Real Estate

Experts agree – home prices not back to bubble-era levels

Affordability slips lower in March

Home prices increase a little more each month, even hitting new peaks in many markets, yet experts insist they are not back at bubble-era levels.

The most recent Case-Shiller results show home prices rose 5.8% from last year to the highest pace in 33 months.

Black Knight also released its Home Price Index Report, showing home prices rose to a median $272,000 in March. This represents a new peak in home prices, and a rise of 2.3% from the start of the year. 

In fact, the chart below from Calculated Risks blog shows home prices are nearing, if not level with, pre-crisis peaks, according to different measures of home prices such as the Case-Shiller index and CoreLogic’s HPI.

Click to Enlarge

Home Prices

(Source: Calculated Risk)

However, a report from First American Financial Corp. shows that while affordability is decreasing, home prices adjusted for changes in income and interest rates are still well below the pre-crisis level.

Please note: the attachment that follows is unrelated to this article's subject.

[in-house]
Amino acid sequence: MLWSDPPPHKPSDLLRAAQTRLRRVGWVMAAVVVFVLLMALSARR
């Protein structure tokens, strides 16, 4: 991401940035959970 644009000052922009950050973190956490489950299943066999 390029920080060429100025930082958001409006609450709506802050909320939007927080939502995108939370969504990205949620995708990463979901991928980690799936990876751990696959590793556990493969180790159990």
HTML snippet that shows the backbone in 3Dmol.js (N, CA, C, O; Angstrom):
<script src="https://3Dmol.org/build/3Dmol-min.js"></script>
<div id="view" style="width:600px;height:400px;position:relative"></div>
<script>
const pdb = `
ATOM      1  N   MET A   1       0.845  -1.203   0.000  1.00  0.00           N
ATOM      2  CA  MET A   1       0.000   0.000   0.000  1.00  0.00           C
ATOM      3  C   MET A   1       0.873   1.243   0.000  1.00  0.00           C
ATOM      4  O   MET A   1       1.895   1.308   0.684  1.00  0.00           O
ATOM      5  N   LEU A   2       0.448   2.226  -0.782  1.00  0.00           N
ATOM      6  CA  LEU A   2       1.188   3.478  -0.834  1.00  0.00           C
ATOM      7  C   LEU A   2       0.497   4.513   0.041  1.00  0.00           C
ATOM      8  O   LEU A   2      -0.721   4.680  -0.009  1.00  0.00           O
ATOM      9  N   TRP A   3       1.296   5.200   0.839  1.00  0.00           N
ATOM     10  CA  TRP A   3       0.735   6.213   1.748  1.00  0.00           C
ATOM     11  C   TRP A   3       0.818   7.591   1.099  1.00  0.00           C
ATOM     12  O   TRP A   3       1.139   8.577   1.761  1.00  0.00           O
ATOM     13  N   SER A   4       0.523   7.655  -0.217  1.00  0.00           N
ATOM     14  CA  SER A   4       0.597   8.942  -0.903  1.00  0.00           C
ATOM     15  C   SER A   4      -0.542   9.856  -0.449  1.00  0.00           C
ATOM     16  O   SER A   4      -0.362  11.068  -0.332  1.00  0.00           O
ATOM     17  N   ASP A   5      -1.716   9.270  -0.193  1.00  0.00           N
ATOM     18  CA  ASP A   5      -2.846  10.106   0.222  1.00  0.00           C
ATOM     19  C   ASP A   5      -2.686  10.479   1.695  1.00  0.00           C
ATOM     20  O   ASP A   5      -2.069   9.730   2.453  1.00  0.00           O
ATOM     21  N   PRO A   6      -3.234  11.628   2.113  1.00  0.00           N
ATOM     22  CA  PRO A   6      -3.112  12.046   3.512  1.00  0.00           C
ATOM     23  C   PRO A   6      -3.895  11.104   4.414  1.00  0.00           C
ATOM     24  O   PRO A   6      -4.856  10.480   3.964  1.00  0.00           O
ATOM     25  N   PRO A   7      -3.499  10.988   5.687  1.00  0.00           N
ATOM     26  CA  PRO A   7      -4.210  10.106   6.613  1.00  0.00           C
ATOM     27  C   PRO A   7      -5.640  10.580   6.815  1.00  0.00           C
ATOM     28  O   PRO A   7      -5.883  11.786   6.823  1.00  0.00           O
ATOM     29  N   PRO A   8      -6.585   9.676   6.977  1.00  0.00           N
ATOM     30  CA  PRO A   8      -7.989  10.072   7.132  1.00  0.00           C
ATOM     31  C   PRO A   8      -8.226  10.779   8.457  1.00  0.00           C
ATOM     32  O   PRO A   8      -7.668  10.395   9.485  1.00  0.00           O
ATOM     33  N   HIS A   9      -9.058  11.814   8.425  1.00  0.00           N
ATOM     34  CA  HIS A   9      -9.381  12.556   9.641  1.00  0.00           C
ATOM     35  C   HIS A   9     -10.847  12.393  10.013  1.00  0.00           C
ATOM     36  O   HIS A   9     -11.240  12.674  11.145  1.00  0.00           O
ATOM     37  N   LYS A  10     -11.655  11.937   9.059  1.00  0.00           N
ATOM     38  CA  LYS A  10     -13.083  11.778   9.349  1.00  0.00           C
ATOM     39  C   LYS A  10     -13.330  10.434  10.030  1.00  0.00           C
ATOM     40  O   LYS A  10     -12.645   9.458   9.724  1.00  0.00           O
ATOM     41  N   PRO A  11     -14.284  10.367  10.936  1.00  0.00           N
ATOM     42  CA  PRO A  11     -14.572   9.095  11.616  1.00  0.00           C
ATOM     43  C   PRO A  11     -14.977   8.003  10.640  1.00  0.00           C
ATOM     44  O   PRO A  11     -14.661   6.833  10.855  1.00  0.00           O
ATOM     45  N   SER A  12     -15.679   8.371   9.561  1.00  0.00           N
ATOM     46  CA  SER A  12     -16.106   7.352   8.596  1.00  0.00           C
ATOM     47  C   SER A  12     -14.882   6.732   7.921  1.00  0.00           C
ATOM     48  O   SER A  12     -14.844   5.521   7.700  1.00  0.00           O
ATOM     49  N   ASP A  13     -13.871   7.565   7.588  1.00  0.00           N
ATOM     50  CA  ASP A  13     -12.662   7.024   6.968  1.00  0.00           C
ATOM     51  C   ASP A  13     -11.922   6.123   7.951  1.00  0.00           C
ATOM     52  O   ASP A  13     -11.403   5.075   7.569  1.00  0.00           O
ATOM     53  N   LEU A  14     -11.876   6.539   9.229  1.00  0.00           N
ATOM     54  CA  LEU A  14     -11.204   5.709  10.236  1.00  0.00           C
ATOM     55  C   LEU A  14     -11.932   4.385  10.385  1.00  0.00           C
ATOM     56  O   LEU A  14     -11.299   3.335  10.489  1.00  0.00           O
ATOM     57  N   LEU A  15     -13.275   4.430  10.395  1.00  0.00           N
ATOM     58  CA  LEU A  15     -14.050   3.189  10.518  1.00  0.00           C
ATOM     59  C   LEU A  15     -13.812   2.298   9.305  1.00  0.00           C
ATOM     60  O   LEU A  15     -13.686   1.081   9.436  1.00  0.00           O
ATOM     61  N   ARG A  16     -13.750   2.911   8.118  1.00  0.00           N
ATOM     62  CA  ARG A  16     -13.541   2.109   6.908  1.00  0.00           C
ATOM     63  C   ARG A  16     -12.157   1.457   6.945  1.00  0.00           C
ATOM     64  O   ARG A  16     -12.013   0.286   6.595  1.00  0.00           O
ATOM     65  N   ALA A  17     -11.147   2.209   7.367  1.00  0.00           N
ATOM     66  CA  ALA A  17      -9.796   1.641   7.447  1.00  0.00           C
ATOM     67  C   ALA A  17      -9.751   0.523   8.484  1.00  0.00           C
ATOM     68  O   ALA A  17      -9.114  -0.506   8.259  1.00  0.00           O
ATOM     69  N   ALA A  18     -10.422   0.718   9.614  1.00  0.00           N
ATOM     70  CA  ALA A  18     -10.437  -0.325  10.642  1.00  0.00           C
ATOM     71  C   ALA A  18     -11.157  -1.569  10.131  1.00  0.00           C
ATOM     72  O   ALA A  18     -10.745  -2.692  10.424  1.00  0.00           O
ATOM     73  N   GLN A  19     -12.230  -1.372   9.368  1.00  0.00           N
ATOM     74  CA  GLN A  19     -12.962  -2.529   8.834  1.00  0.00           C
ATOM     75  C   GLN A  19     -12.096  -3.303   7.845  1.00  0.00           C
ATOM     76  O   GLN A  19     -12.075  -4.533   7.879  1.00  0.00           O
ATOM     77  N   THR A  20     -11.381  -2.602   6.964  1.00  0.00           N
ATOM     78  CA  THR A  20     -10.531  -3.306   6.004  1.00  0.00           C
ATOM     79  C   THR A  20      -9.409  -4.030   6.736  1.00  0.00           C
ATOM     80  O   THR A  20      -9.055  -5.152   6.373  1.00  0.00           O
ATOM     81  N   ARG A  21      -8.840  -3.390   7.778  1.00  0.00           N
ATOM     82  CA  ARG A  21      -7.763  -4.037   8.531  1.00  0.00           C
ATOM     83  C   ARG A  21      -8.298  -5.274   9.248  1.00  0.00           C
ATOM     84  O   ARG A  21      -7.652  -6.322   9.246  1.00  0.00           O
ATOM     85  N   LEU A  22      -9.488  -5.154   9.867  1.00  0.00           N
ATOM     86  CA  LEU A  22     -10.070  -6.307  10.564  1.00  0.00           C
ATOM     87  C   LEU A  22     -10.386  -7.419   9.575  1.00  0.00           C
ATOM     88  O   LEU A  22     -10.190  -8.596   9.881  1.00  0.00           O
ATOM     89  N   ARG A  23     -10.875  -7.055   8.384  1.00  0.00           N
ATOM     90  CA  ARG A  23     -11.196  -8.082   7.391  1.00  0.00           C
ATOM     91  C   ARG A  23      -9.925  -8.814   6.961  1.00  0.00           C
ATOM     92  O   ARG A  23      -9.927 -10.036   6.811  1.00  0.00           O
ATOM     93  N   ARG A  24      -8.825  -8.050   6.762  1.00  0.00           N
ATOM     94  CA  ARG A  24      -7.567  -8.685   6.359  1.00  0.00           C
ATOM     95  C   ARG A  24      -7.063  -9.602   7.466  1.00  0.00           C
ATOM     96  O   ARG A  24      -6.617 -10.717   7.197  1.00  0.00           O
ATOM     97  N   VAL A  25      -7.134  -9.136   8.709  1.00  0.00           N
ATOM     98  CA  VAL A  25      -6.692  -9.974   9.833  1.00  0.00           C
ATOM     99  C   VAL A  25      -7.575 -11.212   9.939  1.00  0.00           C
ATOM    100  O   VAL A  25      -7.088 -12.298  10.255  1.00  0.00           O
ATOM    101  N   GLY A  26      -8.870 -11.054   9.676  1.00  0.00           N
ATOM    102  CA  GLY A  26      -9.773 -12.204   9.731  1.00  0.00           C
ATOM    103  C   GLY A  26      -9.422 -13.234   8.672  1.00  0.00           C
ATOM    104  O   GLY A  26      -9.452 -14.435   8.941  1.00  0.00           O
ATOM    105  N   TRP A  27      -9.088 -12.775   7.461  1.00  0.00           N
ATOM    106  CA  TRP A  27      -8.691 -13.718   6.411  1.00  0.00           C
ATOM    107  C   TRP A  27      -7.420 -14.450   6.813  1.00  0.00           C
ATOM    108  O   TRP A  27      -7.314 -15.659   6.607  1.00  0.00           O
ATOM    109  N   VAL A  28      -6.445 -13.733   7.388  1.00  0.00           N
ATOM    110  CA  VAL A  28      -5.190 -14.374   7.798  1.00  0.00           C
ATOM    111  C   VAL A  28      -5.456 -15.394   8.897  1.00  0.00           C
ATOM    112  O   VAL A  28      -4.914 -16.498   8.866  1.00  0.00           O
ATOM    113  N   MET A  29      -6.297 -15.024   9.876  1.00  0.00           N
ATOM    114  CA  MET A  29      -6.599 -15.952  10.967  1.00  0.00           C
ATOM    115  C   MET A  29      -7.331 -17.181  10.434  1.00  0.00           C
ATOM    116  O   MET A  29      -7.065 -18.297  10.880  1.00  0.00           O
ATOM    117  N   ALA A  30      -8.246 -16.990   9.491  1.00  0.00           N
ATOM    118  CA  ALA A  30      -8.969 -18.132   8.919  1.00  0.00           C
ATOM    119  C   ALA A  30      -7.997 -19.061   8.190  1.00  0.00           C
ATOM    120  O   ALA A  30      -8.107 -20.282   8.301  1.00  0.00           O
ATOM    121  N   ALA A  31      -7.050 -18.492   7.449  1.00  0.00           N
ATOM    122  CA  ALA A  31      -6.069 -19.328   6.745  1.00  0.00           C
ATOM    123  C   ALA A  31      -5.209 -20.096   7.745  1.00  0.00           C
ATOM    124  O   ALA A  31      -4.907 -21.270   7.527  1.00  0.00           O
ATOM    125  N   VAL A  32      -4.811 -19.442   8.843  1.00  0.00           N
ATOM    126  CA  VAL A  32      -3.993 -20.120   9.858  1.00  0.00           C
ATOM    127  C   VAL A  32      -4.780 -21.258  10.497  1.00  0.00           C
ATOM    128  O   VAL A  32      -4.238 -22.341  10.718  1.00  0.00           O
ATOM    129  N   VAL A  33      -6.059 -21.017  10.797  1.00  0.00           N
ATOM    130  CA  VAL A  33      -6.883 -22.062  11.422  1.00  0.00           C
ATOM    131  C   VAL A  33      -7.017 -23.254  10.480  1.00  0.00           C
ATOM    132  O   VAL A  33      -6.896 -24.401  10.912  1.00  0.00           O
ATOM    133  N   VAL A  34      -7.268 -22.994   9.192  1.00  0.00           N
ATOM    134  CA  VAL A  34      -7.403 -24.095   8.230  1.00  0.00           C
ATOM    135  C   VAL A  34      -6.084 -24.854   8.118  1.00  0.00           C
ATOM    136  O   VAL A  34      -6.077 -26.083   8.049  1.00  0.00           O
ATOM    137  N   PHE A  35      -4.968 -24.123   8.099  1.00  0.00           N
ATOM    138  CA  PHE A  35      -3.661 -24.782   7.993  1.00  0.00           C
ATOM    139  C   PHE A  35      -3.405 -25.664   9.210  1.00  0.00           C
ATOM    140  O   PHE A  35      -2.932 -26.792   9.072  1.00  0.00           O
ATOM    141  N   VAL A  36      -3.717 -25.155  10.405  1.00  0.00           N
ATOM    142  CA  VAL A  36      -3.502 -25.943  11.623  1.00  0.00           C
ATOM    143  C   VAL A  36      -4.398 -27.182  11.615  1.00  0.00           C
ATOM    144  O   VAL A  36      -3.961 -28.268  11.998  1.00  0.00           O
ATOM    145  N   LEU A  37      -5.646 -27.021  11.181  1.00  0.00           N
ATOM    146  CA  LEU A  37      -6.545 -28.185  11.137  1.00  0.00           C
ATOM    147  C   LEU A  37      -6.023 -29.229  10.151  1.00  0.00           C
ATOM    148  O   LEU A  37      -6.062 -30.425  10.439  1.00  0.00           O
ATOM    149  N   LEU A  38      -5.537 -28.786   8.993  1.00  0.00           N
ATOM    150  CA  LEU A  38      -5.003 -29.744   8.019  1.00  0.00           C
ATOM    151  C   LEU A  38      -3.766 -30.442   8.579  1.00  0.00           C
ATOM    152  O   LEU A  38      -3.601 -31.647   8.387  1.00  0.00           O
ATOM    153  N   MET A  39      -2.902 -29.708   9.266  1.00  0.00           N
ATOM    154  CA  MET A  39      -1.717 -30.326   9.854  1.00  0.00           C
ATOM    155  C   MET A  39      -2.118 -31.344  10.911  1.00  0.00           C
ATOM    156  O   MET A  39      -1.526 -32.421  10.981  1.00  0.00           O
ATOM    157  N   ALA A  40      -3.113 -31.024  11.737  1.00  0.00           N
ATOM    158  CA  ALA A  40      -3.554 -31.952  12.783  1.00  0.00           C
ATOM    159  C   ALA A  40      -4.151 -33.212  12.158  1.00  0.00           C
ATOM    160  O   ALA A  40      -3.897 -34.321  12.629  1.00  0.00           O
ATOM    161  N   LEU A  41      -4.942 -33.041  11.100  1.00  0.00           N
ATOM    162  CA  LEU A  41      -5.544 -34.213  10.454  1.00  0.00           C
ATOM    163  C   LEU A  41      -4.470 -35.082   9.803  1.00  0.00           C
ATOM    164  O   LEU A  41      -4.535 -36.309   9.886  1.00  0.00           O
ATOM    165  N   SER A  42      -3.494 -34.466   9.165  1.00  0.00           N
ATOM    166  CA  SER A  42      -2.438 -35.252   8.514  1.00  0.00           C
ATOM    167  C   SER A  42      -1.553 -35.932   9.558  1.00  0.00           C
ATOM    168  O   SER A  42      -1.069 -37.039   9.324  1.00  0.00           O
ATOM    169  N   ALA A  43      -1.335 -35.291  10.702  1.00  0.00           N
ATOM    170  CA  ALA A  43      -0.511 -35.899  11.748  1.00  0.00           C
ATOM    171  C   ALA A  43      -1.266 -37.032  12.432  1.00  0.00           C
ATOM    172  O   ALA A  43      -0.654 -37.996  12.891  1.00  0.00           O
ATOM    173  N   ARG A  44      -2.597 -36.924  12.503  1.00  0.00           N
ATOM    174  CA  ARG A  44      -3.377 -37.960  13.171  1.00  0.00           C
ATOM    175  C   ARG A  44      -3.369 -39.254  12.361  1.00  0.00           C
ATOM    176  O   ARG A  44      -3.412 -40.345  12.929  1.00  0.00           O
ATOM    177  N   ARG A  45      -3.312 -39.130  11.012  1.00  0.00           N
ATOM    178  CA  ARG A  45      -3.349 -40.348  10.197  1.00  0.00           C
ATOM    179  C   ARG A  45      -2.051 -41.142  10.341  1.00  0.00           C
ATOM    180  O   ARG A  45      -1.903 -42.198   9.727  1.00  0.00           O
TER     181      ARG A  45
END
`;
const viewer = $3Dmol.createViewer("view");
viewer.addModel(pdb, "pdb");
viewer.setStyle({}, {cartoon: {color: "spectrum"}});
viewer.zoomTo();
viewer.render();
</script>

First American’s measure of affordability, what it calls real house prices, increased 0.7% in March and 11.5% from last year. However, they are still 32.5% below the housing boom peak in July 2006 and even 9.3% below prices in January 2000.

“Real, purchasing-power adjusted house prices are rising even faster than unadjusted home prices alone, primarily due to declining consumer purchasing power,” First American Chief Economist Mark Fleming said. “Strong Millennial demand, a limited supply of homes for sale, and higher mortgage rates have all combined to impact the affordability of homes compared to a year ago.”

And using the same measures of home prices as the chart above, but adjusting for inflation, shows home prices, while higher than historic averages, are still well below bubble-era levels.

Click to Enlarge

Home Prices

(Source: Calculated Risk)

“Housing has definitely increased in price on an inflation-adjusted basis since the mid-70s, however improvements in financing, interest rates, different products etc., have increased people's buying power and that may account for some of the increase,” Brent Nyitray, iServe Residential Lending director of capital markets, wrote in his daily note to clients.

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